SW: Have you ever gotten a chance to speak to her or is it all through her manager?

YX: All through her manager. We’ve talked on the phone so much I feel like I know her now, but I’ve never actually spoken to Katy Perry herself. I’ve sent her some cards [Laughs], I was like, ‘I’m going to send her some stickers!’ [Laughs] It was fun. That wasn’t something I was trying really hard to get but I really like the “Dark Horse” art that I did. They didn’t have a lot of direction, they were just like, ‘Yeah she really loves your art so do whatever you want!’ So I was like, ‘Ahh!’ And then I literally got, in my inbox, the songs. This is the song, do what you want. I listened to the song a whole bunch of times and did sketches. It was really nice!

SW: That’s so cool! When you work on portraits, you get them so accurate, how many sketches do you work on? Do you trace at all, do you just do one? What’s your process with portraits specifically.


Entertainment Weekly Fall Preview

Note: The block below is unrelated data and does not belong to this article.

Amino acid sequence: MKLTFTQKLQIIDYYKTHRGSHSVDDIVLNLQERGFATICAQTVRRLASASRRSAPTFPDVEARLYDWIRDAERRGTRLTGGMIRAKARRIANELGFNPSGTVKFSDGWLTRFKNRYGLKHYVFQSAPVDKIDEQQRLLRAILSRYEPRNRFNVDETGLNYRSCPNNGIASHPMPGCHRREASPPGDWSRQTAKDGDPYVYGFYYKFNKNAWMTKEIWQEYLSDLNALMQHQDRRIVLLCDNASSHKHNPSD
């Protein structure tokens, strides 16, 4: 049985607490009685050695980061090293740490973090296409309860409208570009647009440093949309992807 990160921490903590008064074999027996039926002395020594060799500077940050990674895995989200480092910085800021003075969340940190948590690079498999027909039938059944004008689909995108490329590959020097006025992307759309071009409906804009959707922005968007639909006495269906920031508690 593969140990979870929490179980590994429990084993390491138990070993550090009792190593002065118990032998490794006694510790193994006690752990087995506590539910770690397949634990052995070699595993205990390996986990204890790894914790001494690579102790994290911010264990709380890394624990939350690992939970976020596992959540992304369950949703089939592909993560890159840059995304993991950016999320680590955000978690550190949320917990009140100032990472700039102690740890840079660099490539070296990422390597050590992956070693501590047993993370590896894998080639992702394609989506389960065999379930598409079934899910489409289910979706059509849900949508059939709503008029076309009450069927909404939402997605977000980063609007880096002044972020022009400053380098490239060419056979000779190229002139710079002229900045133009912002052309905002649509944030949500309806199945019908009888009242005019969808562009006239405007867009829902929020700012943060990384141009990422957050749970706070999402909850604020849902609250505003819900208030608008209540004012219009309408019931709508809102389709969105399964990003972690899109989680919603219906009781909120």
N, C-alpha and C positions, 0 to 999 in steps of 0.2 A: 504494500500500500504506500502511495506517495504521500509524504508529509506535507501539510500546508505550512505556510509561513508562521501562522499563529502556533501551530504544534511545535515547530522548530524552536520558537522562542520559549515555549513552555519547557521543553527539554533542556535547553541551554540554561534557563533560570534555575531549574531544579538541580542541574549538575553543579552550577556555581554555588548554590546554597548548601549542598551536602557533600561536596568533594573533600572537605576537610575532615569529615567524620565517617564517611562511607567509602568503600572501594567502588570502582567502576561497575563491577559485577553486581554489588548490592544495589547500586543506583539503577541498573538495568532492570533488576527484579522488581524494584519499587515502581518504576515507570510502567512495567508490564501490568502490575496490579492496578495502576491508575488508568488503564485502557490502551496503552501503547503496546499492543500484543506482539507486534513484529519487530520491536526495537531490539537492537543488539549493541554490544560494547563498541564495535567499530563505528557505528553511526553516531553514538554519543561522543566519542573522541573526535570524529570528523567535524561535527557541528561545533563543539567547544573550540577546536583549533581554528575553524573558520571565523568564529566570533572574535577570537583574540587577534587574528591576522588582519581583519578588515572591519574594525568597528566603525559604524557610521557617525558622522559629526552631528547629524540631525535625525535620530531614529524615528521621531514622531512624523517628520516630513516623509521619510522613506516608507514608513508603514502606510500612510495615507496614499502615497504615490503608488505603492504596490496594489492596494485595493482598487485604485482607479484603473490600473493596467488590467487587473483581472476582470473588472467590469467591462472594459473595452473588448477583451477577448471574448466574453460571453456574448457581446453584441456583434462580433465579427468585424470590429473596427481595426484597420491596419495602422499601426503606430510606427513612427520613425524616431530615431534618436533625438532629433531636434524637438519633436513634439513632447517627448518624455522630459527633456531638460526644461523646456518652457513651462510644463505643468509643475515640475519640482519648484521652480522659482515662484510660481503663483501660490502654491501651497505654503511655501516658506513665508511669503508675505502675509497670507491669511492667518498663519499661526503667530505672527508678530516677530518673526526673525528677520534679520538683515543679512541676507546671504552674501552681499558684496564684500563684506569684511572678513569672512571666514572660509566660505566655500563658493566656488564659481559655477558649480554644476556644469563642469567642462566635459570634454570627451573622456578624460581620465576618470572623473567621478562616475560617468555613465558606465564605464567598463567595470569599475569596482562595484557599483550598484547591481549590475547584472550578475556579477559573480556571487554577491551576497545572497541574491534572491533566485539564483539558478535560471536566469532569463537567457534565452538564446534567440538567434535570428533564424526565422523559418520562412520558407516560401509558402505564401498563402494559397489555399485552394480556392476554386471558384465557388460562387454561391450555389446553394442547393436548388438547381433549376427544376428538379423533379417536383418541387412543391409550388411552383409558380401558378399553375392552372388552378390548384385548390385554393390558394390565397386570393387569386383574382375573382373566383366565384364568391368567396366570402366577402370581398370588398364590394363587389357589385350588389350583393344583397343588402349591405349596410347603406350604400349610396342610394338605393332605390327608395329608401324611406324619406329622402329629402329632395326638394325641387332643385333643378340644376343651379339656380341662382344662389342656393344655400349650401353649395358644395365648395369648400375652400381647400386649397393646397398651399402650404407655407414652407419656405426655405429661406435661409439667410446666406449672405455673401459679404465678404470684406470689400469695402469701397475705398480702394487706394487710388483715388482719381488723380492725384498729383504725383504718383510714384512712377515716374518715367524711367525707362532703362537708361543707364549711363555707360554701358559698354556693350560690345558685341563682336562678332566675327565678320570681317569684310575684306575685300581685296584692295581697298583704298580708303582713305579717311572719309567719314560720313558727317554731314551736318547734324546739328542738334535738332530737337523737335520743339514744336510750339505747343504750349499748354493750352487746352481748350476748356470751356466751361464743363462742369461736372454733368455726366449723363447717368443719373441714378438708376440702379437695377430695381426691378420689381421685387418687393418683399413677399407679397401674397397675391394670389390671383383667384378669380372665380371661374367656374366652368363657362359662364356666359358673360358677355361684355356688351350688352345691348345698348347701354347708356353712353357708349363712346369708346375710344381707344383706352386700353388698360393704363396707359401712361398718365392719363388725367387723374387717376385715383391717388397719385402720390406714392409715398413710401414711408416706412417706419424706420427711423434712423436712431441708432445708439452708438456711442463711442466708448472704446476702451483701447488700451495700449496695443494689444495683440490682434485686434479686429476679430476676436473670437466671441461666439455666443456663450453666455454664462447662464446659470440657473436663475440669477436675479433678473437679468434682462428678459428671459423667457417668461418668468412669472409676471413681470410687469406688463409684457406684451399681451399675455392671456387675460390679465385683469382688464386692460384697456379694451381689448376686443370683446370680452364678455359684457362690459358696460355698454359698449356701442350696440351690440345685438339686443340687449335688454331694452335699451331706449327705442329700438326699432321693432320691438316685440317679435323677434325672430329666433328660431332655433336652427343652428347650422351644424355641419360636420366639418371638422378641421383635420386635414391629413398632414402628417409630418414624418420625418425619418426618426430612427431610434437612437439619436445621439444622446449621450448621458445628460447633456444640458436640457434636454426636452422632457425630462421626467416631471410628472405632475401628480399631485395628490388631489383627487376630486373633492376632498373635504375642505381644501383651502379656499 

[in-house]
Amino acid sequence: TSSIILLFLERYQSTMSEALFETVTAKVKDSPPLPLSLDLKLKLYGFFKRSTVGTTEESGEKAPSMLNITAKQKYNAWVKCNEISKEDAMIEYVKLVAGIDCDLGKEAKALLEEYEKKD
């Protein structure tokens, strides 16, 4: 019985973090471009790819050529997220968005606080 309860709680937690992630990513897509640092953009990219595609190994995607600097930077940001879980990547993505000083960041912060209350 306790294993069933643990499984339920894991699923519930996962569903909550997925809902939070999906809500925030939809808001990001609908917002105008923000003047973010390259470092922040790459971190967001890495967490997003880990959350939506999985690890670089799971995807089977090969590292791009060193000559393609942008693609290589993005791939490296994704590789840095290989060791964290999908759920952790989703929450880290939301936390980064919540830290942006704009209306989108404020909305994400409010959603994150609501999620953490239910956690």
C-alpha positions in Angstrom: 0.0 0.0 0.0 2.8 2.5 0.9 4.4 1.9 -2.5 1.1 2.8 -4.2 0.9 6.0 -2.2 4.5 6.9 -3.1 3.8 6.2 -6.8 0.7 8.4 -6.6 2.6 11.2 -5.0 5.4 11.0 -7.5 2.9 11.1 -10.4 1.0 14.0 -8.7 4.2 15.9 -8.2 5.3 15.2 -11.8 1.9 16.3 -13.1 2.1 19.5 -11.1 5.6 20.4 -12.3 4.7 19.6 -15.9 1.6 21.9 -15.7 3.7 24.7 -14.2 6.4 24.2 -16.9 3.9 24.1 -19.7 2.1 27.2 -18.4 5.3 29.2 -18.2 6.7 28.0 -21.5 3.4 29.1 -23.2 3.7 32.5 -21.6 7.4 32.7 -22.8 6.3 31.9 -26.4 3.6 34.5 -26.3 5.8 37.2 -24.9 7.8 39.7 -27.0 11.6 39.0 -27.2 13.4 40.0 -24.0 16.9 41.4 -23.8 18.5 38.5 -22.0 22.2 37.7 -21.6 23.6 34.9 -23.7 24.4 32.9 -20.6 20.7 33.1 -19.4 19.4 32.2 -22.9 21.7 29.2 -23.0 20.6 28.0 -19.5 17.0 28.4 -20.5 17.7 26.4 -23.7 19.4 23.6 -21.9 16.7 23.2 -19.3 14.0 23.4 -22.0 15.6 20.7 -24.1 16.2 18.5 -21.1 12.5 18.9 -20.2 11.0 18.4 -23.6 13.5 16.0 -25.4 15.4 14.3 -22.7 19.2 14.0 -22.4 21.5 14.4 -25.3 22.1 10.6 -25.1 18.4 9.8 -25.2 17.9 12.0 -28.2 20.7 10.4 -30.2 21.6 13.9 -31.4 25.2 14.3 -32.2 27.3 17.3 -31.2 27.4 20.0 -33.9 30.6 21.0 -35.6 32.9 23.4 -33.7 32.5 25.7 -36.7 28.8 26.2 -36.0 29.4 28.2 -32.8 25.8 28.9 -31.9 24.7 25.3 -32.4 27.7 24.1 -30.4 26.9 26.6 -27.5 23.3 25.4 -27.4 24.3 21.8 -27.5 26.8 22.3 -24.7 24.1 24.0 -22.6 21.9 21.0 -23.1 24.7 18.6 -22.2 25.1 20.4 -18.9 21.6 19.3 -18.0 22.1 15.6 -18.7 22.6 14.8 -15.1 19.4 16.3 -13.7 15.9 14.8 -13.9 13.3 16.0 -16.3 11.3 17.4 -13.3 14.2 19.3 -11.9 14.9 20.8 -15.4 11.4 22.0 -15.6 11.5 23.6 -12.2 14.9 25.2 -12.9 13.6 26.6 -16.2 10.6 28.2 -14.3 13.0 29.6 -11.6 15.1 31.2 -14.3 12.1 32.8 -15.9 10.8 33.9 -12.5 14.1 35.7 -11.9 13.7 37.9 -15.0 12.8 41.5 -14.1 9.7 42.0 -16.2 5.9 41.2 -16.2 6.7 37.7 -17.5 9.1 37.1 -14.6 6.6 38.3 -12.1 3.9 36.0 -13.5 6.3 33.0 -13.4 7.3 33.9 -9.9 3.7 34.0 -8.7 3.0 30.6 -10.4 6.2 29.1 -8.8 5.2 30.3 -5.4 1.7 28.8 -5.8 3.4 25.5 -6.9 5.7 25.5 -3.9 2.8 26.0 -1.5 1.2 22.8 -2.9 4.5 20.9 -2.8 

YX: I do do a lot of portraits. Now that we’re talking about this I need to add that to my things that I like to draw. I do draw a lot of people and I draw them many, many times. I would draw them first without looking them up. I want to get a feeling of what I think they look like, kind of my feel of the person. So I would purposefully not look at reference photos first and just draw them. Then I’ll look them up and kind of match up what I missed. Like, ‘Oh yeah I guess Miley Cyrus does have dimples over here, not over here.’ They get closer as I look up the photos. These are all just done on copy paper. I’ll just go through sheets of copy paper and then, if it’s an editorial or commercial drawing, I will make a detailed pencil sketch of everything else like the clothing, the background, the composition, and then draw those people as well as I can, to get them as close as I can to just kind of show the art director and editor I’ve got the look down, don’t worry. I like to do that because sometimes they will get back to me and say, ‘Oh you need to work on the look or something.’ Then I just sketch a face. They don’t really get the process, that I can work on that later, this is just the sketch. So I’ll draw them as well as I can and then send them a note saying, ‘I will work on this later. They will look like them, don’t worry.’ [Laughs] And then I do some more sketches if they still don’t look like them. Usually at this point I will just blow up my pencil sketches, trace them with the lightbox onto my final illustration. If they still don’t look like them, I will layer a few pieces of paper onto my pencil sketch and just draw them some more until it really look like them. Eventually, before I transfer everything to my final drawing, I will either mesh them together in Photoshop or have one drawing underneath it. I don’t like to change things once I start transferring onto my final art papers. So I’ll have like one blueprint and I’ll trace that on the lightbox, so that once I get to the really nice paper, all I have to do is just to trace everything in pencil and ink it. I won’t have to stress too much about changing the drawing. That’s how I do it. Other times I will transfer the blueprints, I will do more corrections on it in pencil, but before I ink, everything is absolutely set in place. I won’t really do impromptu changing when I’m inking, everything will be laid out in pencil. I actually have a step by step of one of my illustrations of how much drawing I do.